If you ever have the need to do manual actions on the files, comment/uncomment the command lines to run sleep infinity and uncomment the securityContext section to run under a specific user id.

Deploy the job, it will continue to run, get the pod and exec into it via: kubectl exec -it [pod name] -- /bin/bash

The root mount point is in /nfs.

Afterwards, delete the job again.

Ingress

We also need a way to route internet traffic via a LoadBalancer to the corresponding service in our Kubernetes cluster.

This follows the documentation for an unmanaged NGINX Ingress controller and loads the configuration from the ingress-nginx/values.yaml file, included in this repository.

To deploy this, make sure you’re in your namespace, then install the PriorityClass as explained in the ingress/README.md and then deploy it. Regrading the HELM chart version number below: please double check with what is listed in the Setup notes – might be outdated.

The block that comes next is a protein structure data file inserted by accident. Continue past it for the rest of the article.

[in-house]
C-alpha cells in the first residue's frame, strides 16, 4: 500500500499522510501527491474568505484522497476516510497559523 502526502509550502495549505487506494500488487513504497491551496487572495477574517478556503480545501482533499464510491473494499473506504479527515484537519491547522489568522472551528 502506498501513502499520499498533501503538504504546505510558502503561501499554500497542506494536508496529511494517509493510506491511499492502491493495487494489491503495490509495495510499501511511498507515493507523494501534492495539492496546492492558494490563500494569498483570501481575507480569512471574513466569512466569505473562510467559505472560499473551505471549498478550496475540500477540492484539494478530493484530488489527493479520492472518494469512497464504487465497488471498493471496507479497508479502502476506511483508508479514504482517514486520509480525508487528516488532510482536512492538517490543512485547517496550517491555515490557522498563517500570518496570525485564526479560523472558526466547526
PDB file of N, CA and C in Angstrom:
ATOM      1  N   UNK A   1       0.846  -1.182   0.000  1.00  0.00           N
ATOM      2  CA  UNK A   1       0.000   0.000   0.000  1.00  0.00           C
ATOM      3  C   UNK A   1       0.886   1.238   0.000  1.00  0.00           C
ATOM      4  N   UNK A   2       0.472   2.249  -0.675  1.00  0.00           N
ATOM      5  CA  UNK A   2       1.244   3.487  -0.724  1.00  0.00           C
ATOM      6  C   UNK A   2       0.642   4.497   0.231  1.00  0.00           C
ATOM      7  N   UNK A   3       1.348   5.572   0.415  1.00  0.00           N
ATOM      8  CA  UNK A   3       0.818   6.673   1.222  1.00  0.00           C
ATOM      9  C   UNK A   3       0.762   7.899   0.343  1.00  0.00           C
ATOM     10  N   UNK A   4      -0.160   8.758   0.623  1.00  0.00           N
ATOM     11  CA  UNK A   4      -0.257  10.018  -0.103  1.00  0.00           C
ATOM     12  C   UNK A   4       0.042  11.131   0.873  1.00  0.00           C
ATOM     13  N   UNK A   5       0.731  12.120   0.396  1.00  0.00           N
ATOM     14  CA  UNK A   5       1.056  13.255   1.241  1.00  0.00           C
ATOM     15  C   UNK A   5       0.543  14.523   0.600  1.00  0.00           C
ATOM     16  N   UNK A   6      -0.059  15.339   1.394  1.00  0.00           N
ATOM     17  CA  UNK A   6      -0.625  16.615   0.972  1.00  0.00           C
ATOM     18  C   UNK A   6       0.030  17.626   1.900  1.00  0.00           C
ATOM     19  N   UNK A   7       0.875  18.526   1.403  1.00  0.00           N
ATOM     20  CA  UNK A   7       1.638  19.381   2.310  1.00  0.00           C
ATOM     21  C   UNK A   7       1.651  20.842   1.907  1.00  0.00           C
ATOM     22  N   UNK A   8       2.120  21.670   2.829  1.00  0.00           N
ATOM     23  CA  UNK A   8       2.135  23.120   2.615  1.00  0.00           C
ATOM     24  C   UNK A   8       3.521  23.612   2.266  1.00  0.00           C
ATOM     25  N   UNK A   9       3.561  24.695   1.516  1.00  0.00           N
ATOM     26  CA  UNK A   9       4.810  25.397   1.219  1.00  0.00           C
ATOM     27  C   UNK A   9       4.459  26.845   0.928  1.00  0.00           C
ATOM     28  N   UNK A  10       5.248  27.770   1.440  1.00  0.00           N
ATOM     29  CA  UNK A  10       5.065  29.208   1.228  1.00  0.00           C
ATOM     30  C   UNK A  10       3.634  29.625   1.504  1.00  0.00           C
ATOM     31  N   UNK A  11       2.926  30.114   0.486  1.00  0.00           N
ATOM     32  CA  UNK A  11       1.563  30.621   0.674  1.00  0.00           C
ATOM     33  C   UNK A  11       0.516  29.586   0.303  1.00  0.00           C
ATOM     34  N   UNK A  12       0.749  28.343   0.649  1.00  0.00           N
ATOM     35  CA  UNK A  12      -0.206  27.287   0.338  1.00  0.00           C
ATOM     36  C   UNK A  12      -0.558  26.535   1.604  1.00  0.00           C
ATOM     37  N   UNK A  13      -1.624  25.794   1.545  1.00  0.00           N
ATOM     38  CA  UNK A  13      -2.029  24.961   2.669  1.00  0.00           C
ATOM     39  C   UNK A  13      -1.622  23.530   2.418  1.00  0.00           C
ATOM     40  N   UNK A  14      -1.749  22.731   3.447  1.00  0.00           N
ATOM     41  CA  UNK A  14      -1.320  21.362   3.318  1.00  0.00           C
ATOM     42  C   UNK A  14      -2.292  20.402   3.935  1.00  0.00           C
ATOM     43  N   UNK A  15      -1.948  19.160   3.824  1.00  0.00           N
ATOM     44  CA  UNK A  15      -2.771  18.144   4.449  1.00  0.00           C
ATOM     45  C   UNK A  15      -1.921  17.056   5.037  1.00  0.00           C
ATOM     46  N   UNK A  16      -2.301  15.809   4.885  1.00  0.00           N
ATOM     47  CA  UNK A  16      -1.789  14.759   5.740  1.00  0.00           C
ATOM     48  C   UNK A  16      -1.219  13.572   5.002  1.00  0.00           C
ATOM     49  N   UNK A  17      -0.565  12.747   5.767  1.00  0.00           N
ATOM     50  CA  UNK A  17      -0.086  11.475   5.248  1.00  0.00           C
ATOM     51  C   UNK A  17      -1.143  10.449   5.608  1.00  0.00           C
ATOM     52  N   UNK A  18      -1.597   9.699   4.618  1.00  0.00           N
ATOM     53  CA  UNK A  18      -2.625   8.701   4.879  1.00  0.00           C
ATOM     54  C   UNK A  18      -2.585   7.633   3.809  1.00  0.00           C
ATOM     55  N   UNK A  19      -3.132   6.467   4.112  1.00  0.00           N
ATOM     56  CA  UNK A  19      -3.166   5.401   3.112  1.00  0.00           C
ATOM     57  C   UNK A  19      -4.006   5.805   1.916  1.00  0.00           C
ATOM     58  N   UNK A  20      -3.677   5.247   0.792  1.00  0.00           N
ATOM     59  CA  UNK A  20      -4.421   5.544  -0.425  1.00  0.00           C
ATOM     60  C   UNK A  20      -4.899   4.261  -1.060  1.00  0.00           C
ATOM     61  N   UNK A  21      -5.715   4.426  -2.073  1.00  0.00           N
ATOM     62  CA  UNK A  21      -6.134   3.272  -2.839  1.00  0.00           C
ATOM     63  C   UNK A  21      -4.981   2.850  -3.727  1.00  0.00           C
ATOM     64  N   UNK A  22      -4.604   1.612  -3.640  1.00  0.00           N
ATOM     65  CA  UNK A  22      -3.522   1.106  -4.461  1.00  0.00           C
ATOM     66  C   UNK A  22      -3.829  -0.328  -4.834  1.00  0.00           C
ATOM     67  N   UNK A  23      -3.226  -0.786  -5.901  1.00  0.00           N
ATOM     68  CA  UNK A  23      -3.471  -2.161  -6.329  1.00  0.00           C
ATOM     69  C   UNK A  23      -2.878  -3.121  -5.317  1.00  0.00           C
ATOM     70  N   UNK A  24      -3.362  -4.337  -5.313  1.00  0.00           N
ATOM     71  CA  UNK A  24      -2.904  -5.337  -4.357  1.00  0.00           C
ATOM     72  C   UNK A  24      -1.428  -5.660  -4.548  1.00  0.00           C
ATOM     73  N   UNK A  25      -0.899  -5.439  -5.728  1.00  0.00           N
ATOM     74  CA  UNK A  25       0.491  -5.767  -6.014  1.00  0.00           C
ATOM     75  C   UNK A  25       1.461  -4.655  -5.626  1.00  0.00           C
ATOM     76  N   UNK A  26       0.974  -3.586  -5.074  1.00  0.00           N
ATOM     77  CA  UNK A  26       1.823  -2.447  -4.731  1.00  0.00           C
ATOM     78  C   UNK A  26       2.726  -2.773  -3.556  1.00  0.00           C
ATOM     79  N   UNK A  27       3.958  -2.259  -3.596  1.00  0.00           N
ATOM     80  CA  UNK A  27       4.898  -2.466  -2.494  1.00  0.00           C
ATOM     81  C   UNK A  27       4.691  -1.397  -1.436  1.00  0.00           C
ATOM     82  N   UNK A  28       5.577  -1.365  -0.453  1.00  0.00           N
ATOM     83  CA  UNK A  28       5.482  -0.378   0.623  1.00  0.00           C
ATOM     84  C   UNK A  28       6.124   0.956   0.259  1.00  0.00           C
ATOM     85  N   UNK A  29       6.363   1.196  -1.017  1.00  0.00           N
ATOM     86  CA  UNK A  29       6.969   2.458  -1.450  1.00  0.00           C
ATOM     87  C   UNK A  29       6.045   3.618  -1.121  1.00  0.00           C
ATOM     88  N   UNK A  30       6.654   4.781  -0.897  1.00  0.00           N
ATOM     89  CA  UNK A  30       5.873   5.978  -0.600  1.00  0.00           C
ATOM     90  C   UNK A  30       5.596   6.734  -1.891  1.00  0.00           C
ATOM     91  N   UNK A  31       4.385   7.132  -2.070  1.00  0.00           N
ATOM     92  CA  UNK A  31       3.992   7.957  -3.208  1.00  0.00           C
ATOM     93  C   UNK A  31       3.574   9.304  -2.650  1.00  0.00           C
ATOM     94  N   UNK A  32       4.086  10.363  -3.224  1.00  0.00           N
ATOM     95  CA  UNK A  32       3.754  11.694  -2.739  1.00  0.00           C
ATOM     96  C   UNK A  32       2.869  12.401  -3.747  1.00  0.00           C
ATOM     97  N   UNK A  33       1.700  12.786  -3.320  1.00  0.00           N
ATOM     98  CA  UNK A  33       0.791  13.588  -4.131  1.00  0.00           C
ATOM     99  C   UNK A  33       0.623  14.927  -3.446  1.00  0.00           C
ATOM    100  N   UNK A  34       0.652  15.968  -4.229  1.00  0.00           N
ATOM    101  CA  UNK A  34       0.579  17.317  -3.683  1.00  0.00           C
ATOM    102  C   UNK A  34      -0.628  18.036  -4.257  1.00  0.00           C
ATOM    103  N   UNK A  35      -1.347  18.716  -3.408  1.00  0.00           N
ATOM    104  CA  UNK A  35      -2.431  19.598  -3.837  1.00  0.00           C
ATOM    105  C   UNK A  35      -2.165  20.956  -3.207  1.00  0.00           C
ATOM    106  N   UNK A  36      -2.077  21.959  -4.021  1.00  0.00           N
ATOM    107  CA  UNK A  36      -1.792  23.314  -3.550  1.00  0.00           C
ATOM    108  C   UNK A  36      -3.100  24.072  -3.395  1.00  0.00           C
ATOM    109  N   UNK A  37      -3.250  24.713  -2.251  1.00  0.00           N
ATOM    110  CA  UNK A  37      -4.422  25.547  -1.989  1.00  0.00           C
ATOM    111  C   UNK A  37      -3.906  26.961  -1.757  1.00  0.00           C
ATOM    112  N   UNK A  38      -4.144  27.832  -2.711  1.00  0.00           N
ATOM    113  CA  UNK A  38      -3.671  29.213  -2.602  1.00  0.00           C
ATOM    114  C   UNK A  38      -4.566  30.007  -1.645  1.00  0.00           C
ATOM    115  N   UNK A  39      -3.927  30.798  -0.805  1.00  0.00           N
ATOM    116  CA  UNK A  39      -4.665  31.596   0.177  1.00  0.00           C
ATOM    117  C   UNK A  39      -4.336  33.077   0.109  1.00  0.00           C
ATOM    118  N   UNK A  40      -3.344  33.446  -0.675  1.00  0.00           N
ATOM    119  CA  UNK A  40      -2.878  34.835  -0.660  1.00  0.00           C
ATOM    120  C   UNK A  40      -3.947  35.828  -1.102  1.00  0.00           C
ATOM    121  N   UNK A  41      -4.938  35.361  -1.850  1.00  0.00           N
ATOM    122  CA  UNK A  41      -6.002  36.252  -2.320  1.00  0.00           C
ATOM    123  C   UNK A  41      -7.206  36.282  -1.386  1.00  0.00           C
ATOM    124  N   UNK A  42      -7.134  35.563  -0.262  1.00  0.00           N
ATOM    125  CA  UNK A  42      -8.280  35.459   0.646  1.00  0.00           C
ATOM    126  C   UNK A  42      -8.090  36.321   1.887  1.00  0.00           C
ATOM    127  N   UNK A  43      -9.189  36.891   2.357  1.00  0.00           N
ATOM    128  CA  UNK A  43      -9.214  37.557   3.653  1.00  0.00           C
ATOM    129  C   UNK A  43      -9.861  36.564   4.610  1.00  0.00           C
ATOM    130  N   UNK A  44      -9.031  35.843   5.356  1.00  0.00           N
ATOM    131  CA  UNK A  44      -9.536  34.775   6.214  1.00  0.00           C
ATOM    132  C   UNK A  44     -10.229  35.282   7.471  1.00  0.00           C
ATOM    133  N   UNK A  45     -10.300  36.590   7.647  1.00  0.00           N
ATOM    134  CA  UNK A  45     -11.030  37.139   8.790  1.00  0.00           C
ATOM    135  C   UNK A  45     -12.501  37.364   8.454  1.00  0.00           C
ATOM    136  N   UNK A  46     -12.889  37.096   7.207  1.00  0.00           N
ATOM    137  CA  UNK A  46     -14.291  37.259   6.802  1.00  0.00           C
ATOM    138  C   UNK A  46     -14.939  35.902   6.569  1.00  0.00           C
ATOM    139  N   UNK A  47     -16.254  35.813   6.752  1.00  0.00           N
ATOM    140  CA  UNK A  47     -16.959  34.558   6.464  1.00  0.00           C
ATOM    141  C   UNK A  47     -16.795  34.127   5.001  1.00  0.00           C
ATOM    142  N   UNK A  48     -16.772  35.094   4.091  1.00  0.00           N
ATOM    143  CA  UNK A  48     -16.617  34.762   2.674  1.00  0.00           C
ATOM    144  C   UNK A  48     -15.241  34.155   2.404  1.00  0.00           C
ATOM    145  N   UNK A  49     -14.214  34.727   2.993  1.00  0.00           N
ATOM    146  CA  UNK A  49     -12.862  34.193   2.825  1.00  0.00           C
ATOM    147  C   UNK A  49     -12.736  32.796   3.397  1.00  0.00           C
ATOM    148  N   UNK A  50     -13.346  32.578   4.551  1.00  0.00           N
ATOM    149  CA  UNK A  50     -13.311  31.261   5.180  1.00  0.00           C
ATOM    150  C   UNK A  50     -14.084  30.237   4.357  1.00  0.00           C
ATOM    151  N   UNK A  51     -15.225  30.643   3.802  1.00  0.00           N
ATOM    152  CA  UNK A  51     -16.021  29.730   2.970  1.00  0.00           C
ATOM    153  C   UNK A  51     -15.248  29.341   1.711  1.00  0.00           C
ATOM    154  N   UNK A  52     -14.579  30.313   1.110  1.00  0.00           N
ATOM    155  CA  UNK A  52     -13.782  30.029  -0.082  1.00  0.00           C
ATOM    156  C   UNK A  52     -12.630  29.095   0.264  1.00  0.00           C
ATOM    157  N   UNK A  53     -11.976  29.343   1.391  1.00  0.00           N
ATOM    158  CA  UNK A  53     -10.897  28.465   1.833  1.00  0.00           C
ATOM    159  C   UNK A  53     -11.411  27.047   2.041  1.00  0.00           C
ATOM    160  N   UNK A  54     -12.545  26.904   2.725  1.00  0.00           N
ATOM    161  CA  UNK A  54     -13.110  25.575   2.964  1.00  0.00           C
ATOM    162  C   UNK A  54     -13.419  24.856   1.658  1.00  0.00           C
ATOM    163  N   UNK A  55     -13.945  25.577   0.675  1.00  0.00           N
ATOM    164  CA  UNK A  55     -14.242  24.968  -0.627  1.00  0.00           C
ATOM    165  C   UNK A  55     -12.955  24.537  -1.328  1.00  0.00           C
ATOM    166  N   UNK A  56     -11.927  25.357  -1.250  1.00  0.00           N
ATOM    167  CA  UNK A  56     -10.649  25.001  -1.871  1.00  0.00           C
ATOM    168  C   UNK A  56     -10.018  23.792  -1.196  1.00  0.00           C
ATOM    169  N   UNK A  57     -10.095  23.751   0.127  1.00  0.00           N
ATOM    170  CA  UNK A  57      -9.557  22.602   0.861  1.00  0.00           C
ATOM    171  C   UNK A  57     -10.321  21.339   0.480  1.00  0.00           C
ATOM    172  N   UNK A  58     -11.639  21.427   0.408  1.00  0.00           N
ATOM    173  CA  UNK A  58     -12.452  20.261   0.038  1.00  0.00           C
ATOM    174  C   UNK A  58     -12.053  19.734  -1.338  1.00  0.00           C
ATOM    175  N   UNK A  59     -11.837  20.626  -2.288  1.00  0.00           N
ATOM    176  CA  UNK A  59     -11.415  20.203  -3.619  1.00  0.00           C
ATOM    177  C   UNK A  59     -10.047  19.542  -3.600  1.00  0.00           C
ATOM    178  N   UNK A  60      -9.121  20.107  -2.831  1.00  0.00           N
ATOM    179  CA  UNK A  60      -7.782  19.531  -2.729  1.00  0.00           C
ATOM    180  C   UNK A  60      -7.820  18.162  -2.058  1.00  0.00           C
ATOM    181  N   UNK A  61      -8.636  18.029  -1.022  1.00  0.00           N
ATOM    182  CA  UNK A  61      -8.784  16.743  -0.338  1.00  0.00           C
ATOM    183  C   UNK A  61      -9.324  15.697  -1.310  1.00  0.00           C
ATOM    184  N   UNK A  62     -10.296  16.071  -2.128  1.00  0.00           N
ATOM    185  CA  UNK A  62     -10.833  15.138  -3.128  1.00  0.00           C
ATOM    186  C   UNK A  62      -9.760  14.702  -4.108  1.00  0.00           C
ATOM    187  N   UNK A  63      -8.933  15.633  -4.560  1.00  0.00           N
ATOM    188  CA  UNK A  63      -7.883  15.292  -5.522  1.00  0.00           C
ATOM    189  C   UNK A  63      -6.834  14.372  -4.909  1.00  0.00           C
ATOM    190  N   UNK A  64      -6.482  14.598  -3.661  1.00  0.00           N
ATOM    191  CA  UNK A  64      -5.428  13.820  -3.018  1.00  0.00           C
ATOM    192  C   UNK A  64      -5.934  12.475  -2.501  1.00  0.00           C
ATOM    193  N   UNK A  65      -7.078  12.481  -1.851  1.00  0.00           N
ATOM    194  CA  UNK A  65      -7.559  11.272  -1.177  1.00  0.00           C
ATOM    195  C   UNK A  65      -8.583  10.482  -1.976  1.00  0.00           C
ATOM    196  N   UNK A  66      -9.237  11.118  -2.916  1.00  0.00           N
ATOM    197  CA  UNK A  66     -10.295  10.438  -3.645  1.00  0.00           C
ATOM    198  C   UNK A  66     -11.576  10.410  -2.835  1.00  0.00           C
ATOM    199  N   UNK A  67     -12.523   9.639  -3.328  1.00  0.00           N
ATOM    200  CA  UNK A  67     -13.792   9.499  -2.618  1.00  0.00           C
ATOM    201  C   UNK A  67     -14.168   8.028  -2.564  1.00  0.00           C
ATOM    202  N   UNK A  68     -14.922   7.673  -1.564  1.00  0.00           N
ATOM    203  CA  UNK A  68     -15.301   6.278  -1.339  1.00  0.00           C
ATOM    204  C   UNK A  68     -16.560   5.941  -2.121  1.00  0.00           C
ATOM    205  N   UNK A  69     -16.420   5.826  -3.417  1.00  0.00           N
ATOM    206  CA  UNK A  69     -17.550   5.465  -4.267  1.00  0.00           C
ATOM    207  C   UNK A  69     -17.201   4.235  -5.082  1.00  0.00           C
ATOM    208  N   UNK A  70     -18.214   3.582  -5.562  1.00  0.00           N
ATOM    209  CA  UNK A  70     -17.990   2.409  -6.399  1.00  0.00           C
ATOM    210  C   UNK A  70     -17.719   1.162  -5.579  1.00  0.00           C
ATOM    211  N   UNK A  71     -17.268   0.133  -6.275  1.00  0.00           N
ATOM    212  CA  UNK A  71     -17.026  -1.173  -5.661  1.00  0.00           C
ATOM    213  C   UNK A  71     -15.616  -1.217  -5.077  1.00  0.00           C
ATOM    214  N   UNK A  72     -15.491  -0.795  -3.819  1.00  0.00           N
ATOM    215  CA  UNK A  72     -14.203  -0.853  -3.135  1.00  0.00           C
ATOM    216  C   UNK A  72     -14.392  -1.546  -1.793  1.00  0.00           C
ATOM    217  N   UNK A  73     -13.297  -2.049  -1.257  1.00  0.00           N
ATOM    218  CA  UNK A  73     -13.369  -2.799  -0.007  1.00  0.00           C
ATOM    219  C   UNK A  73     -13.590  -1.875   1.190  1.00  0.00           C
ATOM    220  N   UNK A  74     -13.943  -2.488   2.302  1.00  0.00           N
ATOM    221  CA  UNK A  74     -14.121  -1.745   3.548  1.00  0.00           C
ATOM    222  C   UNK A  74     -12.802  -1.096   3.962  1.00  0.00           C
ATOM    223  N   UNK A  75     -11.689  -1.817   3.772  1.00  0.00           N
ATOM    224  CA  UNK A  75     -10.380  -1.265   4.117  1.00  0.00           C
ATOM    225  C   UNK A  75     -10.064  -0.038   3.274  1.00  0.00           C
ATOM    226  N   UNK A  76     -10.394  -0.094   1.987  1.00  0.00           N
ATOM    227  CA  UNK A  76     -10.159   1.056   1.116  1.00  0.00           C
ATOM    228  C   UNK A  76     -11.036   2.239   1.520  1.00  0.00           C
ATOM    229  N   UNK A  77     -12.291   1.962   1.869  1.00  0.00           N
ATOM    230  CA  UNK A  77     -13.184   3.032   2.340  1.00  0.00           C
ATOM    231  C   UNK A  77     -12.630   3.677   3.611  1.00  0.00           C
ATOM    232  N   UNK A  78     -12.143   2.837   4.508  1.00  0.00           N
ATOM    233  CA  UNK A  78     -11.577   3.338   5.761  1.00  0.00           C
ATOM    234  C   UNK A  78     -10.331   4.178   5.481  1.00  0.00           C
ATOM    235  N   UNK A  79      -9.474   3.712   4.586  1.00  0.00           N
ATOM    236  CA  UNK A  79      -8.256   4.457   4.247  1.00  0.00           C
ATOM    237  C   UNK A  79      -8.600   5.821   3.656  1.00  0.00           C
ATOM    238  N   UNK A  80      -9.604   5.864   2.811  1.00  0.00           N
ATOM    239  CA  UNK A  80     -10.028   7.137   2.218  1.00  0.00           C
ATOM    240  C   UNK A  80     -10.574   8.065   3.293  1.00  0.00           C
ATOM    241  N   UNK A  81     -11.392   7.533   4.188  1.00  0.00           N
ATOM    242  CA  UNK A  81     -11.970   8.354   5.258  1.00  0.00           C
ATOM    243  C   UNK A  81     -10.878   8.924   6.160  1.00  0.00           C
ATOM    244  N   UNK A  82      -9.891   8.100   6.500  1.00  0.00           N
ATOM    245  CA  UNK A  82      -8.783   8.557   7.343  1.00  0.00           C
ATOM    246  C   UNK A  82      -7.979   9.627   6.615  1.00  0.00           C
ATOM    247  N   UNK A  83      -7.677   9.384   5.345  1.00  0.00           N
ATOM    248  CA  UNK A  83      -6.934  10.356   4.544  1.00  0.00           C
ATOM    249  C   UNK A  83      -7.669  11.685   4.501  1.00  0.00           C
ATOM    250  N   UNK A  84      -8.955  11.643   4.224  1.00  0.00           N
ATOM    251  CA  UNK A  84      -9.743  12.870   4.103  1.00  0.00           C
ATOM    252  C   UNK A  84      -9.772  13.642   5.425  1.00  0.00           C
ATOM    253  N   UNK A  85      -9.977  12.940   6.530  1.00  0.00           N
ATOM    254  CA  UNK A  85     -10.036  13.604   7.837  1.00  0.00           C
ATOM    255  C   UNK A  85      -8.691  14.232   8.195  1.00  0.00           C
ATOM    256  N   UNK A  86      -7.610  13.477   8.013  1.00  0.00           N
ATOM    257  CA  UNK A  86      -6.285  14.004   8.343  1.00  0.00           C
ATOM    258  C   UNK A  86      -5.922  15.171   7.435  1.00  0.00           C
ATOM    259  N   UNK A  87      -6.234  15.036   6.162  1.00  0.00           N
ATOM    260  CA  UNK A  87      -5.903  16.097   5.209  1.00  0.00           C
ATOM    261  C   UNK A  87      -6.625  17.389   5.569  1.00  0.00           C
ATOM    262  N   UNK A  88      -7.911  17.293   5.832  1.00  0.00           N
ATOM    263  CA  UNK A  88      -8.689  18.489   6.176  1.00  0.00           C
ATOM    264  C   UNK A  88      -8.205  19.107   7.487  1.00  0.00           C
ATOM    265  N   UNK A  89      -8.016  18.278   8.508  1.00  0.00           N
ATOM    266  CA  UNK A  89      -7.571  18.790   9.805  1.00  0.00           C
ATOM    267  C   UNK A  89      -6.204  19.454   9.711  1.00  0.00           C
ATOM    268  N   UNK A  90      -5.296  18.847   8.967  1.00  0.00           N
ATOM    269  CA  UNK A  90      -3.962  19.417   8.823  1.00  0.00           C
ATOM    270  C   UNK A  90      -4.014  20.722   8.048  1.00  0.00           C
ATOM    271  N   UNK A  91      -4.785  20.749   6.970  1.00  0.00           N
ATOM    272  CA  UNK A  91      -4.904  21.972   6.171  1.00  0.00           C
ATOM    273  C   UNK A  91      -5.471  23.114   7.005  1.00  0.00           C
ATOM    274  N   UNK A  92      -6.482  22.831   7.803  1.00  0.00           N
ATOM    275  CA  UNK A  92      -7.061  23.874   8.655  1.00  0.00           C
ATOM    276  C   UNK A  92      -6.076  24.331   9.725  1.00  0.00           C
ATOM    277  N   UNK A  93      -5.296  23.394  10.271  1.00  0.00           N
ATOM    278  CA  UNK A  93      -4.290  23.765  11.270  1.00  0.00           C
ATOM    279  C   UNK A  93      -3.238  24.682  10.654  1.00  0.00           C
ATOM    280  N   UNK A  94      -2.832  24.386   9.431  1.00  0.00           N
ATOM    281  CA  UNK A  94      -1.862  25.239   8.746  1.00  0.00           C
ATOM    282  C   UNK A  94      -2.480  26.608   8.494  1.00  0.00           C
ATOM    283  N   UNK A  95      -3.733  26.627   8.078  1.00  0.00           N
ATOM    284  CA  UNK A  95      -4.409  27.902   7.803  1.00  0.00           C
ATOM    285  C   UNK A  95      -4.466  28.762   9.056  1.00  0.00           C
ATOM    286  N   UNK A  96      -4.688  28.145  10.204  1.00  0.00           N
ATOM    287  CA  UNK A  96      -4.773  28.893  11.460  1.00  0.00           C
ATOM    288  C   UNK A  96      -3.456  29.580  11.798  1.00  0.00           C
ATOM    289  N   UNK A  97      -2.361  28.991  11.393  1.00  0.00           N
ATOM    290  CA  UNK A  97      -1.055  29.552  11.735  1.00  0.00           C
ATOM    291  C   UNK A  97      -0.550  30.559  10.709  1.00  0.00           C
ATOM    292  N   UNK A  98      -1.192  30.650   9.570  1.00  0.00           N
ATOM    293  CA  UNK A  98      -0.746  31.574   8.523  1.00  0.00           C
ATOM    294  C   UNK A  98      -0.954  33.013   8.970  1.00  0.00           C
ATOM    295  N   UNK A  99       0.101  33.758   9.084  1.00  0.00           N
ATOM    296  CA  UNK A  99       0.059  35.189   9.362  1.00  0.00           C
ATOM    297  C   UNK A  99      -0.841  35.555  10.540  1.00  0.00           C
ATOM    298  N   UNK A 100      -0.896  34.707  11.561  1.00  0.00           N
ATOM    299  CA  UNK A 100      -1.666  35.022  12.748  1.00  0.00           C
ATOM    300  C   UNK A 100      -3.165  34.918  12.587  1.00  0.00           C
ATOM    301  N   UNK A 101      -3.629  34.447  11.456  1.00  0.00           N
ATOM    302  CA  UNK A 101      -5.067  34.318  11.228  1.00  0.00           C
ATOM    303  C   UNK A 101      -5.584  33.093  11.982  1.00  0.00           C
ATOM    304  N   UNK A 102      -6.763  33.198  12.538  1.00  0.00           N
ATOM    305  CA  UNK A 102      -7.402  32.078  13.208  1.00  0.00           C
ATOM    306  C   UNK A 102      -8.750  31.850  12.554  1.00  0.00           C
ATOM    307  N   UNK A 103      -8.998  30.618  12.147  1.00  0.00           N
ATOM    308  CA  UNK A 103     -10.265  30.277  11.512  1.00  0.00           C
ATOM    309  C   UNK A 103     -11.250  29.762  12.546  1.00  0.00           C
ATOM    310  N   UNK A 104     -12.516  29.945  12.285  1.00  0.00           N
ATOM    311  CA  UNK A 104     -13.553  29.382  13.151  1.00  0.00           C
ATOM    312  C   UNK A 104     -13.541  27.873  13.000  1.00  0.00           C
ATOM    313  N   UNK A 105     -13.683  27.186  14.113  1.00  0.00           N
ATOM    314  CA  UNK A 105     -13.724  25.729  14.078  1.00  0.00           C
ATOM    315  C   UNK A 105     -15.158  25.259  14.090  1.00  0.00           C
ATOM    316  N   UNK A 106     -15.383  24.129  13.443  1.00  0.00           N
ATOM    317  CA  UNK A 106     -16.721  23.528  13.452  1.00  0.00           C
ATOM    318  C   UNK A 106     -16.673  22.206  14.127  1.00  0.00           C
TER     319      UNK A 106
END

kubectl apply -f ingress-nginx/priority-class.yaml
helm repo add ingress-nginx https://kubernetes.github.io/ingress-nginx
helm repo update
helm install ingress-nginx ingress-nginx/ingress-nginx \
    --version 4.8.3 \
    --set controller.service.annotations."service\.beta\.kubernetes\.io/azure-load-balancer-health-probe-request-path"=/healthz \
    -f ingress-nginx/values.yaml

Then, I checked if two controller pods are running kubectl get pods -n cocalc and also confirmed there is a LoadBalancer with an external IP:

$ kubectl get svc ingress-nginx-controller